Producer / Director:
Marlo McKenzie grew up in Metro Detroit. She’s studied language in France, worked in theater in Germany, and co-founded a video production company that trains homeless youth in Australia. Since making San Francisco her home, she’s worked on several compelling media projects including a documentary called BUTTERFLY TOWN, USA and a four-part series called STANDING ON SACRED GROUND. More recently she is trying out the world of feature film at Parker Film Company. She believes that story can change the world, and to create a better world we must first be able to imagine it.
Hybrid (fiction) 2D Animated Story Co-writers:
Doreanna, Max and Maxine.
Mike E. McKenzie is a talent with incredible organizational skills and a scientific and rational mind that helps to make productions run smoothly. He’s been collaborating with Marlo for years to help bring various projects to life.
Lealie Hayek is an aspiring and passionate 2D animator. She has just completed a Bachelor of Media Arts at the University of South Australia, and is their youngest graduate at the age of 18. Lealie was nominated for Channel Nine’s Young Achiever Award in early 2016, and honored as one of the eight “Enterprising Faces” of the University’s alumni magazine’s 25th birthday edition.
Marlo McKenzie (see above)
Youwarkee is an artist and animator.
Minecraft Team | Lead Game Designer:
Laura Wigod is a a designer and film editor, with a background in PR and marketing, specializing in illustration, web design, photography, and film editing.
Minecraft Team | PBS POV Hackathon Game Designers:
Alexandra Jayeun Lee
Minecraft Team | PBS POV Hackathon Mentor:
Michael Scherotter is the principal technical evangelist at Microsoft Corporation and career mentor and coach.
Dobby the intrepid mini-greyhound is always there to provide laughter and perspective on what really matters.
Amy K. Senese
Dorothy Fadiman lives in Menlo Park, CA, with her husband James Fadiman. They have two daughters, Renee and Maria. Dorothy moved to California to pursue graduate work in communication studies at Stanford University. In 1974, while she was trying to write a book about the light of Spirit, she was approached by a filmmaker, Michael Wiese, who suggested they make a film together. That collaboration became RADIANCE, her first production. Since then she has produced more than 20 films. Her book Producing with Passion: Making Films that Change the World, follows her career and offers specific suggestions for independent filmmakers to use in their work as they find their unique voices through filmmaking. Dorothy teaches, gives seminars, leads workshops, and trains interns in filmmaking.
Alberto Manguel has lived in France, England, Italy, and Tahiti, reviewing, translating, editing, and always reading. In 1980, Manguel and Gianni Guadalupi compiled The Dictionary of Imaginary Places, a comprehensive and celebratory catalogue of fantasy settings from world literature. The publication of the book marked the beginning of Manguel’s long association with publisher/editor Louise Dennys. In 1983, Manguel edited the groundbreaking anthology Black Water: The Book of Fantastic Literature. Manguel’s 1992 novel, News from a Foreign Country Came, won the McKitterick Prize. He directed the Maclean Hunter Arts Journalism Program at the Banff Centre for the Arts for five years and was appointed Distinguished Visiting Writer in the Markin-Flanagan Program at the University of Calgary. He has received many prizes, was awarded a Guggenheim Fellowship and honorary doctorates from the universities of Liège, in Belgium and Anglia Ruskin in Cambridge, UK. He is an Officier de l’Ordre des Arts et des Lettres (France).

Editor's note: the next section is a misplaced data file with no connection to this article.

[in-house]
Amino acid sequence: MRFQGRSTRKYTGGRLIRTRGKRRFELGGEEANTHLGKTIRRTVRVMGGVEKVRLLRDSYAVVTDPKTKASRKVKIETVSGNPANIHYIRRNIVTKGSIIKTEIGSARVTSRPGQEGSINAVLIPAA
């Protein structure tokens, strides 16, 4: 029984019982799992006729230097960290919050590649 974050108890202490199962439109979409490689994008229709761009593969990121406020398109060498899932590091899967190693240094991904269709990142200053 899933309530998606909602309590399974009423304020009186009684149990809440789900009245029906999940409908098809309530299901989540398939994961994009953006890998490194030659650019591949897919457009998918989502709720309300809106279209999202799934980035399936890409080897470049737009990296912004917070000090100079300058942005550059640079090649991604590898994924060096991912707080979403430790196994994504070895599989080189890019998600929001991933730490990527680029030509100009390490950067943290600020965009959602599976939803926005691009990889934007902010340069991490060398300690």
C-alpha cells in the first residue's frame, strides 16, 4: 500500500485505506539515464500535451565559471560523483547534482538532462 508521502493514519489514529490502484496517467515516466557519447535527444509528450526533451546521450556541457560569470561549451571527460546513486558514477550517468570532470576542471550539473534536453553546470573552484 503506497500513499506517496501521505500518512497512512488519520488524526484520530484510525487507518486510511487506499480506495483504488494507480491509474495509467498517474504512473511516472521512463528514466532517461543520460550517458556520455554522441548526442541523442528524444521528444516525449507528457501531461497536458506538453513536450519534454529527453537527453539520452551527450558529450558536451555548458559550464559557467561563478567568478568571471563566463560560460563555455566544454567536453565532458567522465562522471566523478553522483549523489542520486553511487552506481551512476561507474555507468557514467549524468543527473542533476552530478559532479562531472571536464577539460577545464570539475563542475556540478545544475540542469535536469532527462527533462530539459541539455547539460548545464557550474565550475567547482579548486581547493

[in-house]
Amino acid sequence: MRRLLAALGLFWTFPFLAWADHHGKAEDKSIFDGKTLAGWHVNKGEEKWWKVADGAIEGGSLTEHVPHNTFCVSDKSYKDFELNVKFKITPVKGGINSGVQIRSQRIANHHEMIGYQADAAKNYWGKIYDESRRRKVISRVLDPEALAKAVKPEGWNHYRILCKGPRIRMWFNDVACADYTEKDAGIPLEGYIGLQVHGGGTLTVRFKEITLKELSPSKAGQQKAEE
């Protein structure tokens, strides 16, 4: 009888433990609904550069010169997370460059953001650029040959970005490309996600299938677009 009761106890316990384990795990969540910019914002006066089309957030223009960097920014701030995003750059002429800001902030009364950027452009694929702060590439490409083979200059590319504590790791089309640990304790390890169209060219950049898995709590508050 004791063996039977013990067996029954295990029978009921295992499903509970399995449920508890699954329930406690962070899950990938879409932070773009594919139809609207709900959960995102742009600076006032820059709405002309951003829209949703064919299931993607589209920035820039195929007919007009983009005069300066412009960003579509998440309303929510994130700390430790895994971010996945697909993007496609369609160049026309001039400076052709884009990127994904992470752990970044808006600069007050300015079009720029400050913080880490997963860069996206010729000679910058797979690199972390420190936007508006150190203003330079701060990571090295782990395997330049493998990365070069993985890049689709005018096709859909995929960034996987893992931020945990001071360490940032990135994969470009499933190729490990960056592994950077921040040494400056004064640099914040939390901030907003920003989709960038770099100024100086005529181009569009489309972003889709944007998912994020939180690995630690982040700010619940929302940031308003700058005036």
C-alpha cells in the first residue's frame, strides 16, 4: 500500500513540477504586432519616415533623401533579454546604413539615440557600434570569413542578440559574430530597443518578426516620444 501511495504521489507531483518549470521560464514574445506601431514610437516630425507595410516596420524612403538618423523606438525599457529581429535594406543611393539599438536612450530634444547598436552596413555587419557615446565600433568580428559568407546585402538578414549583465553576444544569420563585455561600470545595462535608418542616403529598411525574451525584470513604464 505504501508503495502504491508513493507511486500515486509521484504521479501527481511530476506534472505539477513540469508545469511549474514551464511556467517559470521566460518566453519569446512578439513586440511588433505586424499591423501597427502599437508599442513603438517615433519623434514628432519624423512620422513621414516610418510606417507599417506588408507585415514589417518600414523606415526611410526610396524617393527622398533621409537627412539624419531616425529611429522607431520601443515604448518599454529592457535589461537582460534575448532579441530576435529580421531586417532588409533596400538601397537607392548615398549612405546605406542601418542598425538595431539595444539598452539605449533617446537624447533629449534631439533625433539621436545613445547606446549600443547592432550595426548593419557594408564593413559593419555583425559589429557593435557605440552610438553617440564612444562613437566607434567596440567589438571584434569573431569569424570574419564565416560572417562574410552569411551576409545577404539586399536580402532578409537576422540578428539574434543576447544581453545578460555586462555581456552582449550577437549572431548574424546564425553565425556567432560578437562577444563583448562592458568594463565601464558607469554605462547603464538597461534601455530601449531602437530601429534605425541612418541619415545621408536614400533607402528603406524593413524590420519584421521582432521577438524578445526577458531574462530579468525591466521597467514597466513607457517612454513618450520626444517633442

Michele Root-Bernstein is an independent scholar and author of the new book, Inventing Imaginary Worlds, From Childhood Play to Adult Creativity Across the Arts and Sciences, a multidisciplinary study of complex make-believe and its role in creative culture. She is also co-author (with husband and colleague Robert) of numerous articles and blog posts on imaginative thinking, art-science polymathy, and creative education as well as the 1999 book Sparks of Genius, The Thirteen Thinking Tools of the World’s Most Creative People, still available in print and eBook format. She’s also a writer who explores the foundations of creative imagination and composes haiku. She received a B.A. from the University of Pennsylvania in 1975 and a Ph.D. in history from Princeton University in 1981.
Marjorie Taylor is a developmental psychologist (Ph.D., Stanford University) who is currently Professor of Psychology at the University of Oregon. Her research is on the development of imagination and creativity, including studies of children who invent pretend friends and adult fiction writers who develop relationships with the characters in their novels. Taylor is author of Imaginary Companions and the Children Who Create Them (1999, Oxford University Press) and the editor of The Development of Imagination (2013, Oxford University Press). She is on the editorial boards of the journals Imagination, Cognition, and Personality and The American Journal of Play.
She is also an artist who creates fabric art using images from neuroscience. Her artwork has won awards at juried shows, has been exhibited in England, Quebec, Seattle, and Eugene. It hangs in two Neuroscience Institutes, as well as private collections.
Thank you to those who have helped with this production in EXTRA ways:
Jennie, Stan, John and Stan Bodzick – moral and financial support
Jennifer Huang and Erin Lee – moral support and story advice.
Funding has been made possible by: